Because we threw everything we had into making the wedding itself the best of celebrations, we didn’t have a bachelor or bachelorette party, bridal shower, engagement party or any such thing prior to the wedding. But we did do a post-wedding photo shoot a week later in better weather to get clear shots in better light and especially details of of the outfits and shots of us alone together, which were hard to get at the wedding.

How did you know your partner was “the one”?
Details already here!

I needed a partner who understood that the entire spectrum of life is worth living. She needed to be both careless and responsible, light-hearted and profound, spontaneous and reliable, beautiful and modest. I wanted someone who was utterly balanced but achieved it by exploring the far ends of the see-saw instead of the middle. In other words, I wanted the impossible, I wanted it all. I knew she was the one because she had it all.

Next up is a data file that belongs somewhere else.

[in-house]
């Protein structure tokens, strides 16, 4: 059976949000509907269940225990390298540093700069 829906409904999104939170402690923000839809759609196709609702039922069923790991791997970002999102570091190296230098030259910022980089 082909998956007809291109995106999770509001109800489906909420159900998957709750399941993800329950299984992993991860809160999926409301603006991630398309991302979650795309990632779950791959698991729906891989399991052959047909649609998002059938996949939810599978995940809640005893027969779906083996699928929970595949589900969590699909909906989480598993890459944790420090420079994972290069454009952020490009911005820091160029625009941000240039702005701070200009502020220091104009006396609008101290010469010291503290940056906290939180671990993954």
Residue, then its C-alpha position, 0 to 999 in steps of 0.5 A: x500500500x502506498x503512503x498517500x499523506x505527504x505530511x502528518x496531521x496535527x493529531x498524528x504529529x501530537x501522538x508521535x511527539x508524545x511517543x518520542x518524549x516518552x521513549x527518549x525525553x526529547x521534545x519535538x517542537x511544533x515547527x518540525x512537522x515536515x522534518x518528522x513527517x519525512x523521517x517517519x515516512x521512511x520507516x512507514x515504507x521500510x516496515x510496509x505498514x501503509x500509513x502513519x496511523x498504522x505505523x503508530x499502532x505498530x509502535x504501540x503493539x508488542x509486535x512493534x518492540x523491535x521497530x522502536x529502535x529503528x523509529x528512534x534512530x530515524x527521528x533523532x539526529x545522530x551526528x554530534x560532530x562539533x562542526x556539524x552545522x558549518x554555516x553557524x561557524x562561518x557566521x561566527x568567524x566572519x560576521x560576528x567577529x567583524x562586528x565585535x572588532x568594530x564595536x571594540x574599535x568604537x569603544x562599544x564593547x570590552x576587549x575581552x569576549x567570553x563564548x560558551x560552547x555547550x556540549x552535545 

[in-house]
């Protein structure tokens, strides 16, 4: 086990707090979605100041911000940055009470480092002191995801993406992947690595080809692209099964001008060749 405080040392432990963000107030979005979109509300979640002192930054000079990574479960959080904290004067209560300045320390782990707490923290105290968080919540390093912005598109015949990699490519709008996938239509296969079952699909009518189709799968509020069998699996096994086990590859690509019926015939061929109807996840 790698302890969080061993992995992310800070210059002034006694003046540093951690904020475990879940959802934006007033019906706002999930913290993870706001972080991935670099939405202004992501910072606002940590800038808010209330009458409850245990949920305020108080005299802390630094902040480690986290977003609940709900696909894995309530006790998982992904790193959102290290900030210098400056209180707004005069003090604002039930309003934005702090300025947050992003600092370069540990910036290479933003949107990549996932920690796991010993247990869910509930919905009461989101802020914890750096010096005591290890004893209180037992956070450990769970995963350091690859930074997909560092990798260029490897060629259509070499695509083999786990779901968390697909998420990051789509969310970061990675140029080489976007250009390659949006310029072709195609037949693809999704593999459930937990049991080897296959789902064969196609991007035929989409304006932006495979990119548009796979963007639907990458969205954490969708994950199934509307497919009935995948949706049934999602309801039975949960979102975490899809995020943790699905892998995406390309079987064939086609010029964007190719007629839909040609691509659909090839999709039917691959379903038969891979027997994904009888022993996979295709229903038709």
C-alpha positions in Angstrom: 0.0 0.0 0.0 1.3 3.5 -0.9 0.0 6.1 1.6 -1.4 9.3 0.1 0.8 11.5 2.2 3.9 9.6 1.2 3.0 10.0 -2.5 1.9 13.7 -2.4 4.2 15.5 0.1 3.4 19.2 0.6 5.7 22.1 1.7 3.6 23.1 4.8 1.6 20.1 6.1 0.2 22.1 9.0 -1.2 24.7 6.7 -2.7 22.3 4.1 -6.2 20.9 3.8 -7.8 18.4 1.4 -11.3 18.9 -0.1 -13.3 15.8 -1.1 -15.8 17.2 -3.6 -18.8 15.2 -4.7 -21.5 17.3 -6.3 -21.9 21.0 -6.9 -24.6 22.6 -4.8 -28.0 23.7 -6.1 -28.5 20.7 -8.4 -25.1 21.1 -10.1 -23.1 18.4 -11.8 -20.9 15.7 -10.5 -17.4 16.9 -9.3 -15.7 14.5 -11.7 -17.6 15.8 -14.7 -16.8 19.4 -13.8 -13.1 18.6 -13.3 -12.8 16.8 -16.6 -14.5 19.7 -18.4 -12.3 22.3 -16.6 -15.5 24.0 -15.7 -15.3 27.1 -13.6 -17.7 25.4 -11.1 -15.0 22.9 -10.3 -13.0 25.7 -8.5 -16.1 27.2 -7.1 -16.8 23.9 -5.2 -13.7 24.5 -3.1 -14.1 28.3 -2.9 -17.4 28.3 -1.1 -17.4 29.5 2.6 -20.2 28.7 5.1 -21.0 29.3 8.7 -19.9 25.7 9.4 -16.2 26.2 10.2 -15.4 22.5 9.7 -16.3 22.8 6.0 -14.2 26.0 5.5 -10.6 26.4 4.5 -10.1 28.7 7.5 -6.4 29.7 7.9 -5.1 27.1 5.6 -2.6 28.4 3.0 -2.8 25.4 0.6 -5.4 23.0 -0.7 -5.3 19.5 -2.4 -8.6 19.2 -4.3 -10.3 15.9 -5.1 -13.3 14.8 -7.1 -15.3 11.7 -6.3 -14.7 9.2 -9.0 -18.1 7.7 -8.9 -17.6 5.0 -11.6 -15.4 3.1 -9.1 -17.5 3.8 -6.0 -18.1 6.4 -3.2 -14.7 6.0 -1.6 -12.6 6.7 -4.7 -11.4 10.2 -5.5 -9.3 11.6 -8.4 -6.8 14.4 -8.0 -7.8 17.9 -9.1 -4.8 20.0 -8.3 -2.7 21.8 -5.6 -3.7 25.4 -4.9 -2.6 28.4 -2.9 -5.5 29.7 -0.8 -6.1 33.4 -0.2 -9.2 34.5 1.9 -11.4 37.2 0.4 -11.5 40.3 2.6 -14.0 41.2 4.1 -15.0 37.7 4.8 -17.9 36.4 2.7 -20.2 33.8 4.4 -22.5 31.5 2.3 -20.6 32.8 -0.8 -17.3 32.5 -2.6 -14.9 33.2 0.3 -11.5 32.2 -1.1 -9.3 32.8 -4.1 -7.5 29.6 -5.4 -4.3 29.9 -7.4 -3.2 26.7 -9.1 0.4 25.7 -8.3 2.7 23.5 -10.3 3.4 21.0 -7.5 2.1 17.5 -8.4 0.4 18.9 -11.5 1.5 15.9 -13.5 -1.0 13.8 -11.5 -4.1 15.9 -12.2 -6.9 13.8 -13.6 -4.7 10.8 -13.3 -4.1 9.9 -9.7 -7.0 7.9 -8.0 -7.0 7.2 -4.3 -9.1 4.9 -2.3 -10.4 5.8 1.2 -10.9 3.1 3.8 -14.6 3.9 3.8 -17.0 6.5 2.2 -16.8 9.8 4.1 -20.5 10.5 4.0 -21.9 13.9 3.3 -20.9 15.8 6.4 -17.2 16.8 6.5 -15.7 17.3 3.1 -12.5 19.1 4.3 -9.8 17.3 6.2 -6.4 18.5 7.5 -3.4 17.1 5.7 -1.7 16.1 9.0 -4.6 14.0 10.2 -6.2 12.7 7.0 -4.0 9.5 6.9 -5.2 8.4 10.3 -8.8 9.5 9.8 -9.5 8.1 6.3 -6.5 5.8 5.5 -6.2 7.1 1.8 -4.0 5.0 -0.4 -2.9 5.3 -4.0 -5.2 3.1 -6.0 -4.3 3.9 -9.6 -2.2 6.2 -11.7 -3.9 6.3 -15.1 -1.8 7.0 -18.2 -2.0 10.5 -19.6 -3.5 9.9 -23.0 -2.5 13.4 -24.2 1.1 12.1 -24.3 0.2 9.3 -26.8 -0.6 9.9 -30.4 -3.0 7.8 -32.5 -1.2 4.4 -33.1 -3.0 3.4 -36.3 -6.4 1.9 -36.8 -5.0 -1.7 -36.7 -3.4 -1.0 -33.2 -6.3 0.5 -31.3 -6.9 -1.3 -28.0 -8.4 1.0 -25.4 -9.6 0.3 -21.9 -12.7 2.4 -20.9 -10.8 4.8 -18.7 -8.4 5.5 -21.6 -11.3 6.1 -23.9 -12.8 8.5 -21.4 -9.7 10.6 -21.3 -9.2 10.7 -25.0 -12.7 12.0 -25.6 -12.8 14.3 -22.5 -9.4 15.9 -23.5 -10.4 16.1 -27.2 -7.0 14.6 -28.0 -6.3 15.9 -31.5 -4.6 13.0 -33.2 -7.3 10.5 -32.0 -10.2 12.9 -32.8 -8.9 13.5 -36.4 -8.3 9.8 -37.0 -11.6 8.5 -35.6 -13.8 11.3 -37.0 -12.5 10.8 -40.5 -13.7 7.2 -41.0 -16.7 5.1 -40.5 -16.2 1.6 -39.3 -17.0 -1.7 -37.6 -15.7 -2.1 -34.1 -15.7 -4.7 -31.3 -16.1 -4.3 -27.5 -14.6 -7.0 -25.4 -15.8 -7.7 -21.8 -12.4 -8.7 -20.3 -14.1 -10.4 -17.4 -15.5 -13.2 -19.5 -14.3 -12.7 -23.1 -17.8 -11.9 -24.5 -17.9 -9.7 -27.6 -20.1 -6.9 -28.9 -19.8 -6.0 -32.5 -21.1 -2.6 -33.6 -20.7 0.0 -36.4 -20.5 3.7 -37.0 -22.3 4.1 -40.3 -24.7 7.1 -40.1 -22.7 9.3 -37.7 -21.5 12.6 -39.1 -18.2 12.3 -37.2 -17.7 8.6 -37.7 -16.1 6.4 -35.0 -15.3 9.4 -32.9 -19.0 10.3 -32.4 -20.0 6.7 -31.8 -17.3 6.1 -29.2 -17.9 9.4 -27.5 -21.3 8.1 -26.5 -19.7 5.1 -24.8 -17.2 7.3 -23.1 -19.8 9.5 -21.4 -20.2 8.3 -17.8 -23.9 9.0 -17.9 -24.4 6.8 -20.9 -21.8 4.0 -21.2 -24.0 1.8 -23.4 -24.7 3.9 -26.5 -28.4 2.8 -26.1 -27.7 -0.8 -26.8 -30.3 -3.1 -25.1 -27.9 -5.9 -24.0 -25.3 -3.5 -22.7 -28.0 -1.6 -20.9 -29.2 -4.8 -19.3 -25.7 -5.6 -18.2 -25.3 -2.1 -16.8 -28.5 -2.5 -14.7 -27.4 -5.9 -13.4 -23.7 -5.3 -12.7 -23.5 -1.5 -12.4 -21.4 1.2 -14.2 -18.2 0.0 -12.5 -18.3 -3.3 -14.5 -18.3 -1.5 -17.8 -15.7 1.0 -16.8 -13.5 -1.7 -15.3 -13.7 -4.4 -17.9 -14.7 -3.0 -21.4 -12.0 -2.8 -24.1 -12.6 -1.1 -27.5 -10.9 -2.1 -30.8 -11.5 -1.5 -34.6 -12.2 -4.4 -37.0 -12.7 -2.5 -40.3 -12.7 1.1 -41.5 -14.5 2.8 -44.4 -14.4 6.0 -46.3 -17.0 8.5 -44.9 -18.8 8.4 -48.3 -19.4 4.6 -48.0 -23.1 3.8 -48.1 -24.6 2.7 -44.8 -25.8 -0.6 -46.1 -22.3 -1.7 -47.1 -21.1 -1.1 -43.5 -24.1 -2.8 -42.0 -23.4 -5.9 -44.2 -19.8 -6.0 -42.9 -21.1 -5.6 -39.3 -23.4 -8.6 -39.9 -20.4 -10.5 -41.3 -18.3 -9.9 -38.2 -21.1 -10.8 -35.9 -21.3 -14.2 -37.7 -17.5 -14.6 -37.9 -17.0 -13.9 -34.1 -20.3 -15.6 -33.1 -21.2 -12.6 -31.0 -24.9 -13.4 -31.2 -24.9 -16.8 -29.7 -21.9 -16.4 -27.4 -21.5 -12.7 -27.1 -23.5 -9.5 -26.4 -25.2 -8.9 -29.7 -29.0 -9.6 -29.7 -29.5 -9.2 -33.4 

Any advice you’d give new couples who are just getting started?
This isn’t for everyone I realize, but the very first decision we made was to make the wedding exactly what we wanted and not to compromise it for anyone, including family. Our vision was very much to integrate everyone we love into a single event but to try to satisfy the competing interests of such a diverse group would have watered it down and made it mediocre. So we simply made every decision like we wanted to and bucked tradition whenever it didn’t work for us and gave a nod to custom when it felt right. Amazingly, this combination of veteran party monsters, DJs, grandmothers, children, 20 somethings and artists flowed like they had all been friends for years. If your community loves you, they will come and support you so remember that it’s your event!